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SoundExchange Wants to Kill Internet Radio

On "lost" artists, found money and the murder of free enterprise

And because of the retroactivity of this proposal, that's just what he would have in his past-due column. Meanwhile, the rate going forward would gradually increase to $.0019 by 2010. Under those terms, three years from now, Crockett wouldn't be able to pay for the music he was broadcasting until he sold at least $200,000 in ads. And Crockett is small potatoes. “I was talking to this one guy the other day, and he told me he would owe $2.5 million,” he says.

SoundExchange's executive director John Simson has said revenue generation shouldn't be a problem. In an interview with Royalty Week magazine, he put it this way: “Webcasters have a number of opportunities to maximize revenue with...banner ads, pop-ups, video pre-rolls, audio commercials.”

“SoundExchange are a bunch of idiots,” Crockett says.

Or are they? To boldly mangle a metaphor here, maybe they are just idiotic like a fox. Sure, butchering Internet radio might seem foolish. After all, SoundExchange claims to represent the financial interests of thousands of labels and artists, and it would seem to be in the best interests of all parties if that music was played as widely as possible. Silencing it would seem to be a case of killing the golden goose.

But like the rappers say, big bank take little bank. SoundExchange might have bands like Los Skarnales and tiny little labels on their rolls, but as their past affiliation with the RIAA would lead you to believe, they are most interested in the collective well-being of the Big Four record labels. And if there's anything the Big Four hates, it's the decentralized, diffused music market that Net radio has helped create and is continuing to foster. They pine for the Good Ol' Days, when white males 18–24 all listened to corporate rock radio and “urban” females 25–37 all tuned into homogenized R&B and so on. They love it when people cease being people and transform themselves into demographics, and the bigger the demo the better. Squiring your mistress down to St. Barts for a dirty weekend isn't getting any cheaper, even if the price of music has cratered.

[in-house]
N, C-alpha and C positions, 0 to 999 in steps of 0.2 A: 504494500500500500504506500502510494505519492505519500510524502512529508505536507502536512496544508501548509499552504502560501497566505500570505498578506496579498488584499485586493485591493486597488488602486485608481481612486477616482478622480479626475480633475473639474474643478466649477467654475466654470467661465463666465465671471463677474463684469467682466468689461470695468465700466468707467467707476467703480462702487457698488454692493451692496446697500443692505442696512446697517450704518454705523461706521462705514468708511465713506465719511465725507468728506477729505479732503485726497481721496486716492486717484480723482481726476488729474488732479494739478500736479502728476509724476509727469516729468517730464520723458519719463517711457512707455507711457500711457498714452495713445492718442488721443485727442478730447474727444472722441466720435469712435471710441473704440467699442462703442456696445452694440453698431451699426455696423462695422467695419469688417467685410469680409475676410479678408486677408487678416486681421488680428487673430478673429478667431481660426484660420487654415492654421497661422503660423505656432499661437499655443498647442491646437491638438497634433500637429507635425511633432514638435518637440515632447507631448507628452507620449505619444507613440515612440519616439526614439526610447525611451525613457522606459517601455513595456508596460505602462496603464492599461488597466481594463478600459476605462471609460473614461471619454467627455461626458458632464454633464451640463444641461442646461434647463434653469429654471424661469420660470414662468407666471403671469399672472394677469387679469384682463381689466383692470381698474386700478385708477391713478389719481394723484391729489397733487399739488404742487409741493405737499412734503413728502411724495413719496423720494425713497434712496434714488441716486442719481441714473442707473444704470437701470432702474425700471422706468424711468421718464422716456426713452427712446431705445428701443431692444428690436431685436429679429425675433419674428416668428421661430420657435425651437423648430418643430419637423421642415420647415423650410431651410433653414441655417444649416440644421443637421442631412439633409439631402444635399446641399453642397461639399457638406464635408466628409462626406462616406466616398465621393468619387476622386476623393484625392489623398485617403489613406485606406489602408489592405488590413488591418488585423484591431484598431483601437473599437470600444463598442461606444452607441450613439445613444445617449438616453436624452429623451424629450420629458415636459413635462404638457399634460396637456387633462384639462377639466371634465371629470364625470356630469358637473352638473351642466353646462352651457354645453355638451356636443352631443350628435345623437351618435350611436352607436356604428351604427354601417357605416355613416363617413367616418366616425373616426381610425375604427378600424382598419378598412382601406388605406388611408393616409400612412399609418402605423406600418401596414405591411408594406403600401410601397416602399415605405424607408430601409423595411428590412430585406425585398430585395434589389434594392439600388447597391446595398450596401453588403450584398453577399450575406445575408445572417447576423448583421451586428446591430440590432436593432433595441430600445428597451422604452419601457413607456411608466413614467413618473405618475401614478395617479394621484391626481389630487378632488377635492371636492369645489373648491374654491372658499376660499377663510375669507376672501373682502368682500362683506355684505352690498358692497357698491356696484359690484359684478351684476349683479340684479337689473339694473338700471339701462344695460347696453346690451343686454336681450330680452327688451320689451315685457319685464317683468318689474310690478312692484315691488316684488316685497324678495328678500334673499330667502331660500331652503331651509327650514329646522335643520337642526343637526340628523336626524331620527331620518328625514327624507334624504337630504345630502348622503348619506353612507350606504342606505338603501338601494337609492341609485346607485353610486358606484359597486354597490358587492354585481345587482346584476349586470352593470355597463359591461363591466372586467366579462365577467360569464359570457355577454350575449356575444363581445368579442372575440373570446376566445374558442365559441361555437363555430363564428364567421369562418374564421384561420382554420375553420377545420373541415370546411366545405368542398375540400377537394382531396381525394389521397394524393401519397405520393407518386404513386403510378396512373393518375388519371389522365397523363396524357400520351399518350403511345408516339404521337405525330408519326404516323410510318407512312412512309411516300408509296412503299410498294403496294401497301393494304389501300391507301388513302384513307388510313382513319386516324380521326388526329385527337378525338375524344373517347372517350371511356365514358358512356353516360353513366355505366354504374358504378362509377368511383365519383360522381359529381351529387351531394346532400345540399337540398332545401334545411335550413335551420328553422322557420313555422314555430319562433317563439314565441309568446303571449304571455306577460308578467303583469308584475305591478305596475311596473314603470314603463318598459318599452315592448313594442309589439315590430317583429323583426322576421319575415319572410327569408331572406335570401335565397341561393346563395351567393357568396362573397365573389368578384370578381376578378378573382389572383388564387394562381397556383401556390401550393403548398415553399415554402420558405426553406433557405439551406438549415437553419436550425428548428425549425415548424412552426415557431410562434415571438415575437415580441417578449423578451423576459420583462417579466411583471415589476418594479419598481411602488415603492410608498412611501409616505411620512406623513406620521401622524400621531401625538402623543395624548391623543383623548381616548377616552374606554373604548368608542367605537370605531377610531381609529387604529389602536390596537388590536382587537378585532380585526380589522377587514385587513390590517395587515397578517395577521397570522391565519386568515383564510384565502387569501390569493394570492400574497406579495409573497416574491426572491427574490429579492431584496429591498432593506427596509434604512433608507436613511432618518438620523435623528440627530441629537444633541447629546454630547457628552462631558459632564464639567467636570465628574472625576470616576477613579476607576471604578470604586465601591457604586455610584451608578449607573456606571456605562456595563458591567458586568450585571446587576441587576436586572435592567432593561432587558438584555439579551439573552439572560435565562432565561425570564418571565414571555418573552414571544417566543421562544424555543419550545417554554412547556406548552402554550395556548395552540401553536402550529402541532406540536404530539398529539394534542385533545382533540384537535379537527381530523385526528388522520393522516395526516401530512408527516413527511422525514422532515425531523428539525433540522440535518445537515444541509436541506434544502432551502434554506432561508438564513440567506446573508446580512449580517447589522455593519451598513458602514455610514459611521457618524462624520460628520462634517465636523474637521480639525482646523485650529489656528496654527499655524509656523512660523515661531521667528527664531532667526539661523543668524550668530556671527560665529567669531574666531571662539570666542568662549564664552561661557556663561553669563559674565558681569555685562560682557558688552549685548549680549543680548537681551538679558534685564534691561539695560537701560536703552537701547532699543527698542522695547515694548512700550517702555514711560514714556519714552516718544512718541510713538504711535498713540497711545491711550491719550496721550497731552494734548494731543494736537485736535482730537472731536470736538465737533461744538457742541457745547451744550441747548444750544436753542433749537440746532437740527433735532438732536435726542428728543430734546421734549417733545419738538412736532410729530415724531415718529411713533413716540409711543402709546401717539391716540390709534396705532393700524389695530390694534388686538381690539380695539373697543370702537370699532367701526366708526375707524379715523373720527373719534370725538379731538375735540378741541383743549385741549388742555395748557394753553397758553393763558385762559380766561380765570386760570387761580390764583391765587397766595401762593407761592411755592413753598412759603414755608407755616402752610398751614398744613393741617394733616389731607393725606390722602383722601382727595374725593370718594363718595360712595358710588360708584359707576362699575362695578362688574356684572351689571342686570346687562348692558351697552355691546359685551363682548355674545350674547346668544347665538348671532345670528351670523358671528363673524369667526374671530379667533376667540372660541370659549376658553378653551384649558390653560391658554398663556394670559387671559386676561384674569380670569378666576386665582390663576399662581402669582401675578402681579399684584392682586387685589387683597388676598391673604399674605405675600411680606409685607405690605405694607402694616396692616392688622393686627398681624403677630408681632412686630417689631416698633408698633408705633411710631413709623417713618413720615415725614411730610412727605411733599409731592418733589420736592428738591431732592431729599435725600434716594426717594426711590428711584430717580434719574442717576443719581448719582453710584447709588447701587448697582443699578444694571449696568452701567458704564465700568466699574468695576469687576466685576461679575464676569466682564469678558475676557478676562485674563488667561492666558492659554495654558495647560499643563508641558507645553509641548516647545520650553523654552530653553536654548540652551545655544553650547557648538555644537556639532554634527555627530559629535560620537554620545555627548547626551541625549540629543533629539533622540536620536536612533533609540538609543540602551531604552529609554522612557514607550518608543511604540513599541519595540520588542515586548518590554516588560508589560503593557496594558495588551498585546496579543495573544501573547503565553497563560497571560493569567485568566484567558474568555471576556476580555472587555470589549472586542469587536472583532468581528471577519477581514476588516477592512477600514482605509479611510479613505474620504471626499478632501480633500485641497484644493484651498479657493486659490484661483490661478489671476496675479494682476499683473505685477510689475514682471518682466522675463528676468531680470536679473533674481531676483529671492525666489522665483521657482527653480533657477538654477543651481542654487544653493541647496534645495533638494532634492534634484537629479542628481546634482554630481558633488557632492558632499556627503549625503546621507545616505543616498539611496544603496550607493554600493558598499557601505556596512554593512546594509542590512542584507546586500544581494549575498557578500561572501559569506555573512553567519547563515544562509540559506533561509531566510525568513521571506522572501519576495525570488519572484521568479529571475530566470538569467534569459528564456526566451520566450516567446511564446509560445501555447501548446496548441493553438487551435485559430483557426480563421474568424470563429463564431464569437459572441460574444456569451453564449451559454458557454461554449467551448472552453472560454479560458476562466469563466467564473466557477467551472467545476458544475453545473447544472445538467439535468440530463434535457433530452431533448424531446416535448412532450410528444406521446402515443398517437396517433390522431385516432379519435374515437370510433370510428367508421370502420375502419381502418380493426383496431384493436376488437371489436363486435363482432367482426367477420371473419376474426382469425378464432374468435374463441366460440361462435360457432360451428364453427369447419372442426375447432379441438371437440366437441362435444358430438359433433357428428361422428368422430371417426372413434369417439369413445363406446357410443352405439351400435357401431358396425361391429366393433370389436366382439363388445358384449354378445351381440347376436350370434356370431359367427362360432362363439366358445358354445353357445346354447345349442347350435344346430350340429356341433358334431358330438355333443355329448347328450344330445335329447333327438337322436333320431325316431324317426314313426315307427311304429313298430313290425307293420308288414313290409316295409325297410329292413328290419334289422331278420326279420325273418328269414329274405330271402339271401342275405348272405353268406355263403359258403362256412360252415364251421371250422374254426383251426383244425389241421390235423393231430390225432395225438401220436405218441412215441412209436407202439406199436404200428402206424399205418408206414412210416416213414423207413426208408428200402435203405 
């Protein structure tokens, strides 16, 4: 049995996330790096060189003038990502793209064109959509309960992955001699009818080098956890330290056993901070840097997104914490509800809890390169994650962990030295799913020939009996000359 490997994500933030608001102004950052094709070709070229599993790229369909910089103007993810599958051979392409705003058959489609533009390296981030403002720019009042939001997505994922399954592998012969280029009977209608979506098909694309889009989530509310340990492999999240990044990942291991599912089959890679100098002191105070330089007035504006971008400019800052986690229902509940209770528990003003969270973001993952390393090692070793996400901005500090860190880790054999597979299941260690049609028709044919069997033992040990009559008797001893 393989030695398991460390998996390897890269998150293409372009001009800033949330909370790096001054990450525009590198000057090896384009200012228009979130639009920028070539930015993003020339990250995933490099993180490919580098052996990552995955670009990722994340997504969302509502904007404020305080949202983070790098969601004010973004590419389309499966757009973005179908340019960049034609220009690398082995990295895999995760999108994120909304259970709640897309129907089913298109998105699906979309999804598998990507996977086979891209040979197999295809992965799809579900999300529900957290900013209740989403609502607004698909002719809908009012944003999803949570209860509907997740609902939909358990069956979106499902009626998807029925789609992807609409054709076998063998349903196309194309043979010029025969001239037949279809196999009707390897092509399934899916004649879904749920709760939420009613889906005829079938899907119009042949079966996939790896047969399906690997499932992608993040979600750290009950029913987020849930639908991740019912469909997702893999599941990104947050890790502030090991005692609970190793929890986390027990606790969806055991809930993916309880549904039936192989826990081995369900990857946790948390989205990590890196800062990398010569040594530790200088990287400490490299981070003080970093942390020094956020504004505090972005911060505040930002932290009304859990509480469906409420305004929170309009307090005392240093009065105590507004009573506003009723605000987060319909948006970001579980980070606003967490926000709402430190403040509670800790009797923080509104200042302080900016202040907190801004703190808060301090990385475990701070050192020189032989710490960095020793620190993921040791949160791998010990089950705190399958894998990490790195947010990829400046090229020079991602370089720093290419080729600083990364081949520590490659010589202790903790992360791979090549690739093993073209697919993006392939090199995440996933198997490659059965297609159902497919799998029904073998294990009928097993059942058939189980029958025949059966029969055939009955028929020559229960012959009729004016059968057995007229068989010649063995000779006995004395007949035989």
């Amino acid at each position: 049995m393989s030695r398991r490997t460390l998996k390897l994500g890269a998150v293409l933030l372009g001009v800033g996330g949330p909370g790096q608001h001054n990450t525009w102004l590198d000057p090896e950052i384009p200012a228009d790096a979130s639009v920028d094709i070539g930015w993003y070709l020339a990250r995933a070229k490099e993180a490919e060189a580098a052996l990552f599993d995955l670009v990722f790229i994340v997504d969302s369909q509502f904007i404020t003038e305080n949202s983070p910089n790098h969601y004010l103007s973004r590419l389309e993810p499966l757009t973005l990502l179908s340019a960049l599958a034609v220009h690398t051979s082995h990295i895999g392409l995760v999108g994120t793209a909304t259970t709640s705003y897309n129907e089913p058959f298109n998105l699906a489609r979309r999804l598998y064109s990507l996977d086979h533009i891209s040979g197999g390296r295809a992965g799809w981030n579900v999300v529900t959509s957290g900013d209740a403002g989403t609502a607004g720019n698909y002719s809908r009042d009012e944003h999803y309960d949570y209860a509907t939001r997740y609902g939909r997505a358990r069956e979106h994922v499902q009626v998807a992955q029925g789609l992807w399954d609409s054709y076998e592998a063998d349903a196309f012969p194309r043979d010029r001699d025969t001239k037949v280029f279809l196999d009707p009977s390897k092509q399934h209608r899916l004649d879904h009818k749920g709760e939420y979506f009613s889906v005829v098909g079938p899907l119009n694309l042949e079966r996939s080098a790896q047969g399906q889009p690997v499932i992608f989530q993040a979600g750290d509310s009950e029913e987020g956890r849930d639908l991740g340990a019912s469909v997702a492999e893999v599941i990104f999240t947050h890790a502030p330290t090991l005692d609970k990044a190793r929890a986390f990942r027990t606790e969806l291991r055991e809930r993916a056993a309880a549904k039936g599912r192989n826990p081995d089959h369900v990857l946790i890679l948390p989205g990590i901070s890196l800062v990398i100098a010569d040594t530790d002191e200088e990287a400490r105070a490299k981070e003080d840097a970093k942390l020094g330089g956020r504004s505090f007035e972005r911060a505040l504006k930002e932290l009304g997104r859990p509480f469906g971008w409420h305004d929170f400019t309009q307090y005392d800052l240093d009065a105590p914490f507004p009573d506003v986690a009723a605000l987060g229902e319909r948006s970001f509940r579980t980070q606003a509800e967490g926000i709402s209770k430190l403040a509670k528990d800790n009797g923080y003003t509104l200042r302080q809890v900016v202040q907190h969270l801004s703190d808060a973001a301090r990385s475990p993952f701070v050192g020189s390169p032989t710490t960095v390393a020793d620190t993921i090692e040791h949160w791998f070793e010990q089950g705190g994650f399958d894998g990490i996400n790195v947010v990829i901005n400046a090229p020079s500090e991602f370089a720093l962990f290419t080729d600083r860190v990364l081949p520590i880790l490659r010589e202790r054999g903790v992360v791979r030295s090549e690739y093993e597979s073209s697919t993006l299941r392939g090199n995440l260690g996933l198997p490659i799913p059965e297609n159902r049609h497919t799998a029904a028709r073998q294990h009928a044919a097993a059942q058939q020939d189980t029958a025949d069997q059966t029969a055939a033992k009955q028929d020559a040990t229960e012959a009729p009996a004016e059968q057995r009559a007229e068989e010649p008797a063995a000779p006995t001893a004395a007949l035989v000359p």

And now they think they can get it back. They can smell that money, and now they are as crazed as a rutting elk with a snootful of pheromones. It's probably no coincidence that the attempted murder of Internet radio follows quickly on the heels of Big Radio's rollout of HD radio, their own corporate-controlled, sanitized-for-your-protection answer to the wild Web. If they can somehow force-feed us HD, they can start calling the shots again.

And in the meantime, they may even think they can drag all 52 million American Internet radio listeners back kicking and screaming to the wonders of the traditional radio dial. Crockett is convinced that the National Association of Broadcasters is behind the lobbying on the price increase. “The N.A.B. represents terrestrial radio stations, and the last thing they need is anything to draw people away, because listenership to terrestrial radio has declined 22 percent since deregulation in 1996,” he says. “So they want to make Webcasting so unbelievably expensive that there is no way that anyone would ever do it.”

“This type of legislation really smacks the free-enterprise system in the face, simply because it discourages Webcasters from growing their business,” Crockett continues. “If I am going to be charged per listener, what's my incentive to grow my listener base?”

And if SoundExchange loses money every time it finds an artist it is supposed to pay, what is its incentive to actually do its job? Are we really supposed to trust an organization that claims it can't find Max Stalling (www.maxstalling.com), Vicente Fernandez (hint: Try Mexico) or freaking Mother Maybelle Carter?

Thankfully, the SoundExchange/Copyright Review Board proposal is still just that. A much more sensible proposal has been put forth. It is federal legislation, it is called H.R. 2060 and it would supersede the C.R.B's ruling. It calls for a royalty rate of 7.5 percent of total revenue or .33 cents per listener-hour, as decided by the provider, so the artists would get paid and the Webcasters could survive.

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